There are three ways that objects can have a thermal interaction with other objects. The most common method is through heat conduction. This happens when two objects of different temperatures are in contact, and thermal energy is transferred from the warmer object to the colder object—like when you hold a can of cold soda in your hand. The can warms up and your hand cools down.
The next heat transfer method is convection, and it only works with gases and fluids. Let’s use air as an example. Suppose you have a heat source like a stovetop. The air near the stove burner will increase in temperature through a heat conduction interaction. This hotter air now will have a lower density than the colder air above it. It will rise and colder air will take its place. Then the hot air can have another heat conduction interaction with the stuff above it, like maybe the ceiling. The indirect transfer of heat from the stove to the ceiling is convection.
The third type of thermal interaction is radiation—and this is the one we really want. When a hot object emits infrared radiation, that radiation can be absorbed by other objects. This is exactly how your oven works. You put stuff that you want to cook inside, and the heating elements get very hot, producing thermal radiation. (Yes, that’s the same as infrared.) The food absorbs this and increases in temperature.
Now imagine that you preheat your oven, then turn it off and stick a potato inside. The hot oven emits thermal radiation and the potato absorbs most of it. The result: The potato gets hotter and the oven gets cooler. This isn’t really a normal way to bake a potato, but the point is that when objects produce thermal radiation, they cool off.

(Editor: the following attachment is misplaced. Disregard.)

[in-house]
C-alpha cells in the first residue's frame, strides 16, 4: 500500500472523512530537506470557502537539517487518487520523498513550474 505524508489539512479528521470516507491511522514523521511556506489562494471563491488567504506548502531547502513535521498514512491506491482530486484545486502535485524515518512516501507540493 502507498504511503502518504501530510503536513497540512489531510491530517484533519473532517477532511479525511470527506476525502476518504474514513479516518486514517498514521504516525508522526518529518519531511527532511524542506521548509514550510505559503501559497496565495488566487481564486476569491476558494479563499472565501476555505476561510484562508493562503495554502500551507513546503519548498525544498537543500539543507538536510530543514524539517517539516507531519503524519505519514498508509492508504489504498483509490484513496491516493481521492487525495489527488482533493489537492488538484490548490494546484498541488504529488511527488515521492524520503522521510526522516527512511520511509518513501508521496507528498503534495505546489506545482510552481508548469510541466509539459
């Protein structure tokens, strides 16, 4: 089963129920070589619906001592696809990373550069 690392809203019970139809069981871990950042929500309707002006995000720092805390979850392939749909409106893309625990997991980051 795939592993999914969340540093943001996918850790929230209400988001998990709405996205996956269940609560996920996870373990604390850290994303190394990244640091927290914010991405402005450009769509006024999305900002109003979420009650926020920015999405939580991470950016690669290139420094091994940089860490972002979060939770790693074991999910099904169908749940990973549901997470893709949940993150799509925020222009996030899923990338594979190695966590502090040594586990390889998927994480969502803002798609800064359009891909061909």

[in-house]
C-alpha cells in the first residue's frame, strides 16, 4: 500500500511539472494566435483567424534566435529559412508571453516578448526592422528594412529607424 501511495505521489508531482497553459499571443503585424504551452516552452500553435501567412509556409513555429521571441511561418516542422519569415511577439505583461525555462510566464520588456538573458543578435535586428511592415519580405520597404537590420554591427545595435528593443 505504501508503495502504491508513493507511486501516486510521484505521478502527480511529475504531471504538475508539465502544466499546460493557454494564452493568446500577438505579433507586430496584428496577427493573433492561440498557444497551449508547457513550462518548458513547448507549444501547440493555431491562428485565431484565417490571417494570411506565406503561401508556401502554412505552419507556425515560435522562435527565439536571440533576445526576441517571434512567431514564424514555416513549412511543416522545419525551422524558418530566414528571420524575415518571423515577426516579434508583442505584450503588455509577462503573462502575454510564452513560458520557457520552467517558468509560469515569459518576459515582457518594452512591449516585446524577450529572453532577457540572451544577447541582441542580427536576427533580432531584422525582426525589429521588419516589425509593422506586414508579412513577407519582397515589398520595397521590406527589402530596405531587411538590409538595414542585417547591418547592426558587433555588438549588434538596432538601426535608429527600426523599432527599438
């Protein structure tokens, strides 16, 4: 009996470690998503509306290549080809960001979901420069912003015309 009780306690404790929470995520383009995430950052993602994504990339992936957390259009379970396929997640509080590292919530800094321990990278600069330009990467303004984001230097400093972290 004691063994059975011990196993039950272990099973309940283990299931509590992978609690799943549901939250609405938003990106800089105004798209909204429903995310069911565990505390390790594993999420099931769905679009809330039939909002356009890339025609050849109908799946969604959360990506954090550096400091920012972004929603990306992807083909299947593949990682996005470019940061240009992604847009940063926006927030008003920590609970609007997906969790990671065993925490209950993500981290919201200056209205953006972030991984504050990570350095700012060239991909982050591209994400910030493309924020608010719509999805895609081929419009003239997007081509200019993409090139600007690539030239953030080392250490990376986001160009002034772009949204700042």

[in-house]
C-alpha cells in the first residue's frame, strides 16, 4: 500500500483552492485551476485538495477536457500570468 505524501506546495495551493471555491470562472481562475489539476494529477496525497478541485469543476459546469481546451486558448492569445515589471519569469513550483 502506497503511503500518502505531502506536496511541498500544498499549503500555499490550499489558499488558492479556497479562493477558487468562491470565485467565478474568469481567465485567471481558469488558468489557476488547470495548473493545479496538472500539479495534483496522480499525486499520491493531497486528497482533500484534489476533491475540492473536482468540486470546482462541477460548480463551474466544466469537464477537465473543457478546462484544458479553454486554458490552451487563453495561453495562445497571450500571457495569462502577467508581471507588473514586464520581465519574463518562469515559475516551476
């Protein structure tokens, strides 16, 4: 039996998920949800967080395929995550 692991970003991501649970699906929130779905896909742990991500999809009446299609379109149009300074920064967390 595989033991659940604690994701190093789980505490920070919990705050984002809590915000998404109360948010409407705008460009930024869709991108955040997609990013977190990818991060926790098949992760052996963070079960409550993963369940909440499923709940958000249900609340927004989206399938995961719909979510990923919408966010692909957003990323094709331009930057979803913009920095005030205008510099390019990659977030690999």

But if everything around us is emitting electromagnetic radiation in the infrared, then shouldn’t everything be getting cooler? Not really. If you take an apple and place it on a table, it emits thermal radiation. But it also absorbs radiation from everything else: the table, the air, the walls. So when all the objects in the same vicinity are already the same temperature, they aren’t going to cool off by radiation.
Reflectivity vs. Emissivity
There’s another very important property to consider to fully understand how radiative cooling works: the difference between reflectivity and emissivity. Imagine you have a perfect mirror. All the light that hits it reflects off of it. That mirror would have a reflectivity of 1, which means that 100 percent of the light that hits it bounces off.
A sheet of aluminum foil also reflects quite a bit of light—but not all the light. It might have a reflectivity of around 0.88, meaning that 88 percent reflects. The other 12 percent of light that falls on the foil is absorbed, increasing the temperature of the foil.
Now imagine an object that doesn’t reflect light at all. Of course it still emits light, but only because of its temperature and not because light is reflecting from it. This object would have an emissivity of 1 and we would call it a “perfect black body,” meaning that it absorbs all electromagnetic radiation. So emissivity is essentially the opposite of reflectivity.